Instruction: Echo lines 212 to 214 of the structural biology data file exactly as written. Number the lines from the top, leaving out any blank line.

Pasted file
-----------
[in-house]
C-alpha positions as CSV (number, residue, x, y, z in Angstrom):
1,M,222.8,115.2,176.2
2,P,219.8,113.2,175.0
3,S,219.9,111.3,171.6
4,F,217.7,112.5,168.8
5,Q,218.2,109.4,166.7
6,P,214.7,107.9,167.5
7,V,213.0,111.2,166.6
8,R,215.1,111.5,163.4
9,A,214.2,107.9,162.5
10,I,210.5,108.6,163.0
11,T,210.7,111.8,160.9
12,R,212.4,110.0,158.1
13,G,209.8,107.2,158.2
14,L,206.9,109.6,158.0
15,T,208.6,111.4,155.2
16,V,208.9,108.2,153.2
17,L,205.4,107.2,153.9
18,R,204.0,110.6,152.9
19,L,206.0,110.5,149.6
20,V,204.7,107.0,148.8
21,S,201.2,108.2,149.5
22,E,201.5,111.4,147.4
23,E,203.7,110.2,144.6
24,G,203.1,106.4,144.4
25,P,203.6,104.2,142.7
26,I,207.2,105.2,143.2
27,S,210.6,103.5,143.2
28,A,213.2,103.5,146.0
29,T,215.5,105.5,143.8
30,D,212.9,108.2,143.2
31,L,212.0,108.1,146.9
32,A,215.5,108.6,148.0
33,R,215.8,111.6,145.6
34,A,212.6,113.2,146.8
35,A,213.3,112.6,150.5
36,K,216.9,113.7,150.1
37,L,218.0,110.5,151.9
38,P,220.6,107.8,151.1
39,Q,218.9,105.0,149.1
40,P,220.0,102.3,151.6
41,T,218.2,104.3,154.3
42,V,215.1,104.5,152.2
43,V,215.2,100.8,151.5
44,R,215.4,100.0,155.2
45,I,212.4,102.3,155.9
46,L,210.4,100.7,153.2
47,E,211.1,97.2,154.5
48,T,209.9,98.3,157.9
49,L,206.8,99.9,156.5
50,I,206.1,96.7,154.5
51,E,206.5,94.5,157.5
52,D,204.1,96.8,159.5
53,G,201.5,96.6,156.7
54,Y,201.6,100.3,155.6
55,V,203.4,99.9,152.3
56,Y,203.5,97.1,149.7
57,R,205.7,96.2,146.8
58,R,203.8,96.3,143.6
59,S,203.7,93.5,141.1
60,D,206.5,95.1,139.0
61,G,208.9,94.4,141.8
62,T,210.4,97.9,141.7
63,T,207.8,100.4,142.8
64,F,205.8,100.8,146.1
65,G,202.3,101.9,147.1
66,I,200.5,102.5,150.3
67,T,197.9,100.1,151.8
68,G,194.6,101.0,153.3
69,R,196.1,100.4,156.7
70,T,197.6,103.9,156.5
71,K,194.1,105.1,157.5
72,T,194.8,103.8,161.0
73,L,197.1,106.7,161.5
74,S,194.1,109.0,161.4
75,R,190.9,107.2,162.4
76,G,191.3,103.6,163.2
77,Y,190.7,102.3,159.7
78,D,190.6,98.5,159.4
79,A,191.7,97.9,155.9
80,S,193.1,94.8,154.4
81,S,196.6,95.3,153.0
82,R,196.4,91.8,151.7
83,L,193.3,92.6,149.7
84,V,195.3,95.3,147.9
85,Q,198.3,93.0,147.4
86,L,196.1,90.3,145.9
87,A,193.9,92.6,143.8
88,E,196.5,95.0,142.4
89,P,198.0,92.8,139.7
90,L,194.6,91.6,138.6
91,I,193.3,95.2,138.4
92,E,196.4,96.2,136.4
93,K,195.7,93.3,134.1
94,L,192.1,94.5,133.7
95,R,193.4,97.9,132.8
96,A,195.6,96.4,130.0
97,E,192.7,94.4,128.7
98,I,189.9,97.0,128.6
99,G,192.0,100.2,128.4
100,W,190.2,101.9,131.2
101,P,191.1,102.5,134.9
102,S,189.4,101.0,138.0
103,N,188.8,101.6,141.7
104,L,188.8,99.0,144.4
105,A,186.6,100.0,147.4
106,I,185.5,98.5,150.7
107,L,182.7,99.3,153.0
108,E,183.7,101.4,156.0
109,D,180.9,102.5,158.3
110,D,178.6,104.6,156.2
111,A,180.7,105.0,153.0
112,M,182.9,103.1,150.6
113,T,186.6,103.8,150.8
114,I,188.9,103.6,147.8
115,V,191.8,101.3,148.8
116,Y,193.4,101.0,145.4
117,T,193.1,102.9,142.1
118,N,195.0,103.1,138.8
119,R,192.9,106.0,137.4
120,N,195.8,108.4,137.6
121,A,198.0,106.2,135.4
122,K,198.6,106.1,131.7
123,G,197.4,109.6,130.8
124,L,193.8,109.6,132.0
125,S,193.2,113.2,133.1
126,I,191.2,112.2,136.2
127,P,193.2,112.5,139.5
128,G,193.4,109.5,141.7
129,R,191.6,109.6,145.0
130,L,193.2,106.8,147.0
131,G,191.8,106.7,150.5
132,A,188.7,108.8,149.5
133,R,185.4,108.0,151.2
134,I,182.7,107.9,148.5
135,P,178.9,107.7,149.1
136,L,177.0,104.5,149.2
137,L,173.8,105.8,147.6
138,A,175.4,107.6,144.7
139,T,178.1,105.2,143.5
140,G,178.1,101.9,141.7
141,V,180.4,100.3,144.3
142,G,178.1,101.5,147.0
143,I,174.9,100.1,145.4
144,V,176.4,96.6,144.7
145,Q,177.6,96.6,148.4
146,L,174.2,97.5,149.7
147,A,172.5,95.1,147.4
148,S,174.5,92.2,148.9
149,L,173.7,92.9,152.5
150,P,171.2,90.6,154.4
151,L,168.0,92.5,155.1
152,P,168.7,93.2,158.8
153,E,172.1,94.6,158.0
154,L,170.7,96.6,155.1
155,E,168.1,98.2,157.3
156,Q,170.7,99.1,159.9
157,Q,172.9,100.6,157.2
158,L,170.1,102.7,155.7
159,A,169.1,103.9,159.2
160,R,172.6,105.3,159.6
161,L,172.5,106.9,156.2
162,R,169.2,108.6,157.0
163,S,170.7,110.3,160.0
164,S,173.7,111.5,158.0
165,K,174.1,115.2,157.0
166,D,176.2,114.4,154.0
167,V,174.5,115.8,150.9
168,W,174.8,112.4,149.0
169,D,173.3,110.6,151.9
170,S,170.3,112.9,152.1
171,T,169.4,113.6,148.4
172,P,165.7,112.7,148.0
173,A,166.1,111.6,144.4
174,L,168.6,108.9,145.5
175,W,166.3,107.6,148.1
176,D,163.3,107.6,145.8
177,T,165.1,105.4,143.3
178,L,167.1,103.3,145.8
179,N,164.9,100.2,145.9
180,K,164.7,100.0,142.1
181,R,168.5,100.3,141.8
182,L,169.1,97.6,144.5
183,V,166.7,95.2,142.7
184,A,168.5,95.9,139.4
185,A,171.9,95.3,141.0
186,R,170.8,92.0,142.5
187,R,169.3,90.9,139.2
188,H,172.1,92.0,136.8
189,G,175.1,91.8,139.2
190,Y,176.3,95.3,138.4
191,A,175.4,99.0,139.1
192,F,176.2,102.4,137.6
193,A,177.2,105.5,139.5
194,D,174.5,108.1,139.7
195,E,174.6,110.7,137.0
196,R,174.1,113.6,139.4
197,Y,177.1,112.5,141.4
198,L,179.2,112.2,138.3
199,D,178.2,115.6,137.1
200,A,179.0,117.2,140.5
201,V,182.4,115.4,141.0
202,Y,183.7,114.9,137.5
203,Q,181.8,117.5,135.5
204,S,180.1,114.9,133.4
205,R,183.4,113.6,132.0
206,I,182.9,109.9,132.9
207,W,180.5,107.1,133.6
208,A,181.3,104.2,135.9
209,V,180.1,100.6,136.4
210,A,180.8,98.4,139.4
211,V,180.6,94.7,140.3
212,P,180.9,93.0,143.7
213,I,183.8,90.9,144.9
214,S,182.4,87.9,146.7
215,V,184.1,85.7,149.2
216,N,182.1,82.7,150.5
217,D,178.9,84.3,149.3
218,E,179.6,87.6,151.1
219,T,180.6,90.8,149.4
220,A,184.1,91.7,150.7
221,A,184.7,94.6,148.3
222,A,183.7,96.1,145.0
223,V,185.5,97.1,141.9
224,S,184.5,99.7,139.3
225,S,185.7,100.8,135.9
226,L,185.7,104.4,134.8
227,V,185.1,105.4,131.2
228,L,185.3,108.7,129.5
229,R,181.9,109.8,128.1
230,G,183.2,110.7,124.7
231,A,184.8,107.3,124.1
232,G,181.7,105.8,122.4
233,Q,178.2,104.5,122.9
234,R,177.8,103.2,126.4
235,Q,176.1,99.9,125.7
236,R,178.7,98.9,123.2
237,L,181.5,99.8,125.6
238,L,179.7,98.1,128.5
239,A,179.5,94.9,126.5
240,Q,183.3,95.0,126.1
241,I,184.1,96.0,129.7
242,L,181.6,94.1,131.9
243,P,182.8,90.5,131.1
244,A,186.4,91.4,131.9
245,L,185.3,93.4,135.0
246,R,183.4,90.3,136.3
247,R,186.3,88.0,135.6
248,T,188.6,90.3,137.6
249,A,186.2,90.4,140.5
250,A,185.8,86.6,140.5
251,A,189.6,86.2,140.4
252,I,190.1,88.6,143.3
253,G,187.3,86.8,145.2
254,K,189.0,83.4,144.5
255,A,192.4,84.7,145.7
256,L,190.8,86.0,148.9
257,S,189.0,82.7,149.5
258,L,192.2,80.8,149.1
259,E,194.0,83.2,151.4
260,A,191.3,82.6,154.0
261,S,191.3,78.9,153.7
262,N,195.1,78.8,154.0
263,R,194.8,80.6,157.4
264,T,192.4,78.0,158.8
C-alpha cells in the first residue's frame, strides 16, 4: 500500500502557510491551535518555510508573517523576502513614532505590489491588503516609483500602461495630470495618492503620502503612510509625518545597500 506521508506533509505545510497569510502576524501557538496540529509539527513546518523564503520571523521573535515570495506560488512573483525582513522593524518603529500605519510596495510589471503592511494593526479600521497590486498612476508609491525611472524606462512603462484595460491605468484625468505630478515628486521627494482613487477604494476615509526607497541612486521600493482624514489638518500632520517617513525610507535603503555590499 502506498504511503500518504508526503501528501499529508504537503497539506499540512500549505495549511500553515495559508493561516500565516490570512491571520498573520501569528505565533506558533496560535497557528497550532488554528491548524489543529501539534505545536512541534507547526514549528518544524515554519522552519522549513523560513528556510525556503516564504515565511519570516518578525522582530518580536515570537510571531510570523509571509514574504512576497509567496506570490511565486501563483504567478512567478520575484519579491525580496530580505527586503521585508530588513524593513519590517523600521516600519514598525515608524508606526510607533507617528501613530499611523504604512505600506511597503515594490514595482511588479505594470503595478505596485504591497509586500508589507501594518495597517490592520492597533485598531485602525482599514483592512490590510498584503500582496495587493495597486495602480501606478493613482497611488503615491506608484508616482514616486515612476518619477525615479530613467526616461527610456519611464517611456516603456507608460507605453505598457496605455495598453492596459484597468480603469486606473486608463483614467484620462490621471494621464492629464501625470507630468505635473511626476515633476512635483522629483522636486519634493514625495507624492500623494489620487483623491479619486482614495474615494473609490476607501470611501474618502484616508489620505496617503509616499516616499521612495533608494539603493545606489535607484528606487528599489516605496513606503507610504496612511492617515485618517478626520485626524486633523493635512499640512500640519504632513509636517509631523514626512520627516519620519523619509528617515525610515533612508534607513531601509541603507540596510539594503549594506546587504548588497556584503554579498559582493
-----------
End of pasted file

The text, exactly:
210,A,180.8,98.4,139.4
211,V,180.6,94.7,140.3
212,P,180.9,93.0,143.7